Sexism and Ageism:  If the ages were the other way around, would anyone give two hoots about the relationship?  Probably not, or at least significantly less hoots.  It has become socially acceptable for men to marry significantly younger women, but not for women to marry significantly younger men.  This makes sense (biologically) if you are considering the traditional ‘having children’ set up – older man with many resources has young fertile wife to produce many children, spread his genes and raise them well thanks to his many resources.  And marriage ensures the man will stick around to help raise the children, who compared to other animal babies (like gazelles, who can run as soon as they are born) need many years of care and attention to raise.

Biologically speaking, it doesn’t make much sense for a man to marry a woman who is significantly older, particularly if she is not of a child bearing age…

But why are so many social norms based on biological-spreading-genes logic if that is not the intention of the individuals involved?  Remove the concept of marrying to breed and produce children, and it suddenly doesn’t matter who you marry, as long as you love them and want to spend your life with them.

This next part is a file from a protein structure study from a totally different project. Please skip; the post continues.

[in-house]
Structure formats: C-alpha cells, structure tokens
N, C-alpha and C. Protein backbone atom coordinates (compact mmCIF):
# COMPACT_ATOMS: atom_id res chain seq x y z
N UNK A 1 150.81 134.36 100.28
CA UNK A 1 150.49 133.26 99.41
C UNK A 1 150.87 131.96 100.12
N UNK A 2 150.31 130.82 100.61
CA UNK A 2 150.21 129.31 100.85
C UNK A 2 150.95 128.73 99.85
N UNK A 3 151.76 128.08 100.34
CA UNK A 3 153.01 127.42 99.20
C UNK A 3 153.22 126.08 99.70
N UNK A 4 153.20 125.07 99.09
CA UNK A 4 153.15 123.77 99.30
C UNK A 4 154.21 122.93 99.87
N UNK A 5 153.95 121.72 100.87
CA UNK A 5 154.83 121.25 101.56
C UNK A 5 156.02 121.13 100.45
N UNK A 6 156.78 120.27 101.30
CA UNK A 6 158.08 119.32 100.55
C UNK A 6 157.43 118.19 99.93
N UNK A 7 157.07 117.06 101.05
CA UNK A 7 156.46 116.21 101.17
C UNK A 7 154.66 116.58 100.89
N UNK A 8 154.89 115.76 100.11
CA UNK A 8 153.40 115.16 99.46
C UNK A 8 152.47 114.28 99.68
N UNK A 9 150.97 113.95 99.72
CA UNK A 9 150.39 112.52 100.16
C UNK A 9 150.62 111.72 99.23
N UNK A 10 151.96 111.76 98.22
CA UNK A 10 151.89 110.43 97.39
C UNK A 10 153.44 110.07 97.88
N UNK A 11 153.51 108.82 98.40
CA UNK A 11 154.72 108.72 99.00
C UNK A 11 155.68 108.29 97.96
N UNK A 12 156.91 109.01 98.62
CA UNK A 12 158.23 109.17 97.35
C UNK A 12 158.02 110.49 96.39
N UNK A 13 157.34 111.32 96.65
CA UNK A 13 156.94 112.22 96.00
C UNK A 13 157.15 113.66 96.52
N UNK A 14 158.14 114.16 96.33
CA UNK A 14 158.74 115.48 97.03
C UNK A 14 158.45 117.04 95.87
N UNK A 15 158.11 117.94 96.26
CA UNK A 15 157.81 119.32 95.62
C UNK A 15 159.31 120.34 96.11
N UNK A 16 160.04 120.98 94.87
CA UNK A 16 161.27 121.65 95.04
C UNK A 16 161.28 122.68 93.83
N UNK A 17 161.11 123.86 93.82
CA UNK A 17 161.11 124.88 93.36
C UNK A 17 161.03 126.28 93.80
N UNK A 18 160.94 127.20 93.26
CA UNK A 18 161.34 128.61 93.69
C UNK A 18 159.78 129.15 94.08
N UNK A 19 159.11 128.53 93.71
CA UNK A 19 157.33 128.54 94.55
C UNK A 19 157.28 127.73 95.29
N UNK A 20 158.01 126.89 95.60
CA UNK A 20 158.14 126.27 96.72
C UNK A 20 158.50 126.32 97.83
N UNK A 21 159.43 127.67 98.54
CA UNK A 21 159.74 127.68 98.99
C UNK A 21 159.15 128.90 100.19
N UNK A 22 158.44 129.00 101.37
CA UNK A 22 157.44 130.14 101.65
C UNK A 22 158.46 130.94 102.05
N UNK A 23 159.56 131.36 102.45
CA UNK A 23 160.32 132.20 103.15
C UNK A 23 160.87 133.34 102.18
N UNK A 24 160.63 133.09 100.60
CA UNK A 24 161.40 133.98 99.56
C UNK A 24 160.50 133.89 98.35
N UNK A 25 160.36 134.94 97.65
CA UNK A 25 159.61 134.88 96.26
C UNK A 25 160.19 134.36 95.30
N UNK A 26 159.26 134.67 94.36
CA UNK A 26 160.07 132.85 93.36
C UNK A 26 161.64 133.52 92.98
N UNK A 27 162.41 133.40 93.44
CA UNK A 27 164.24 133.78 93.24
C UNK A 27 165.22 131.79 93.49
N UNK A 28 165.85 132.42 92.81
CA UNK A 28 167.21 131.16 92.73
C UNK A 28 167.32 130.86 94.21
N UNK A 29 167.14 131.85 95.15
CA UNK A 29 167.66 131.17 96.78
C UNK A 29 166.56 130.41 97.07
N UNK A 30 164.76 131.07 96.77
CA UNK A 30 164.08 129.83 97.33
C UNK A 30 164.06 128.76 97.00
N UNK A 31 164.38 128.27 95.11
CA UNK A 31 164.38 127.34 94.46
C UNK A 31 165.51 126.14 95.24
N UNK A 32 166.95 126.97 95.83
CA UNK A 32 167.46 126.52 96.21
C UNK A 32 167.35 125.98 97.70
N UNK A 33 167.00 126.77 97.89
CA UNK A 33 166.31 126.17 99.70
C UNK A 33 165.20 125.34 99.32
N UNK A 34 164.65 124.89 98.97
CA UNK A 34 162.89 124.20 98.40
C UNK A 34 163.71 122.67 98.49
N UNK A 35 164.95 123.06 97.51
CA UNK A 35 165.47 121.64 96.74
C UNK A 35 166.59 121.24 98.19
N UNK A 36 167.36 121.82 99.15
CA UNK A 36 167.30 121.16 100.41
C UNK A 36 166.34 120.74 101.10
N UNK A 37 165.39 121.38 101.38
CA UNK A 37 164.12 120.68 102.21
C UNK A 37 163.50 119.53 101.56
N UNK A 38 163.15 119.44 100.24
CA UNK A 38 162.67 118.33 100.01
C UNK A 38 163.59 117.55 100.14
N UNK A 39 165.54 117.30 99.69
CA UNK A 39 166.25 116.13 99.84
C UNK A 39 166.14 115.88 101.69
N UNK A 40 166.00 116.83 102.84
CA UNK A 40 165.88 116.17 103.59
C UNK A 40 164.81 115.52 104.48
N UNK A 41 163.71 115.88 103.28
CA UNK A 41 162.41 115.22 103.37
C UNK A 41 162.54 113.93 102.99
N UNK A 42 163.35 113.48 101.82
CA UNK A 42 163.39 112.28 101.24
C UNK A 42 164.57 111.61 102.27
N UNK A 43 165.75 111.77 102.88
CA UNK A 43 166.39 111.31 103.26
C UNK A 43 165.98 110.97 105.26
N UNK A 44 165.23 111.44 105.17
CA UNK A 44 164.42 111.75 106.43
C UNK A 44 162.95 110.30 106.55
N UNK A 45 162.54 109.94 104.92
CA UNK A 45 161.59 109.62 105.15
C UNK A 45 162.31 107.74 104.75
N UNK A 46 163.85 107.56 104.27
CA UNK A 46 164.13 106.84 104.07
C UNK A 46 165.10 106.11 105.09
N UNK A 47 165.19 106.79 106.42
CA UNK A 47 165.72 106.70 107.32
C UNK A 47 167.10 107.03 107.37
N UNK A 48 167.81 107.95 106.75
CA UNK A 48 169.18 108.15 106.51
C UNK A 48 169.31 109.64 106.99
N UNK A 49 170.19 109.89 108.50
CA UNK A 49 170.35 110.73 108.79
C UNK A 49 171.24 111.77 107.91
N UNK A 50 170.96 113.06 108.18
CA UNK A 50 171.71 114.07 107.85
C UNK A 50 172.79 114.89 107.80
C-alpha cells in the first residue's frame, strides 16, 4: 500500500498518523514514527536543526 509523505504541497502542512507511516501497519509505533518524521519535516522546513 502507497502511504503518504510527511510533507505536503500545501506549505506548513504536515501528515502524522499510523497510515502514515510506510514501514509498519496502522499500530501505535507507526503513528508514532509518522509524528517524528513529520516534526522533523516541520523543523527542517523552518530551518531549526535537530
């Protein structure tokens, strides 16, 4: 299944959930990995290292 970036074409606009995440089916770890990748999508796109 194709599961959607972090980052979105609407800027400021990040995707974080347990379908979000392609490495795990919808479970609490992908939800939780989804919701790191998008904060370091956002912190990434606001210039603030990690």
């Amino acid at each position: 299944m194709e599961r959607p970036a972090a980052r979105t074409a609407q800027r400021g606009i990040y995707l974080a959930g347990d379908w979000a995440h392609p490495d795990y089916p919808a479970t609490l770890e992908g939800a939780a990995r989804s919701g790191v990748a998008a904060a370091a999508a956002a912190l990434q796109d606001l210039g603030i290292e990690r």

Equality:  Right now, gay marriages probably raise fewer eyebrows than a young man-older woman marriage.  Neither of them make sense in the biological need-to-breed logic, which is what centuries of tradition has always leaned towards.  Nowadays, I don’t think the ‘need-to-breed’ should be a priority.  Mankind has come along far enough and there are enough people on this planet that we don’t need to only accept relationships that will produce children.  This also applies to straight couples who choose not to have children.  It’s not all about spreading genes to the next generation.  Sometimes, marriage is just about love.

Add back the President factor:  Many years ago, gay marriages seemed unacceptable, and now they have become socially acceptable.  Largely thanks to people making a stand for their love and challenging the social and legal norms.

I think marriages based on genuine love are great.  And I think it’s great that an international public figure is bringing this ‘different’ relationship to our attention so we have the opportunity to think it through after our initial surprise at seeing something different.

Although as a modern society we have come a long way in combating sexism, ageism, homophobia and many other prejudices, I think we still have some way to go.  It’s not always easy to identify existing prejudice, but the first step in combatting it is to be aware that it is there in the first place.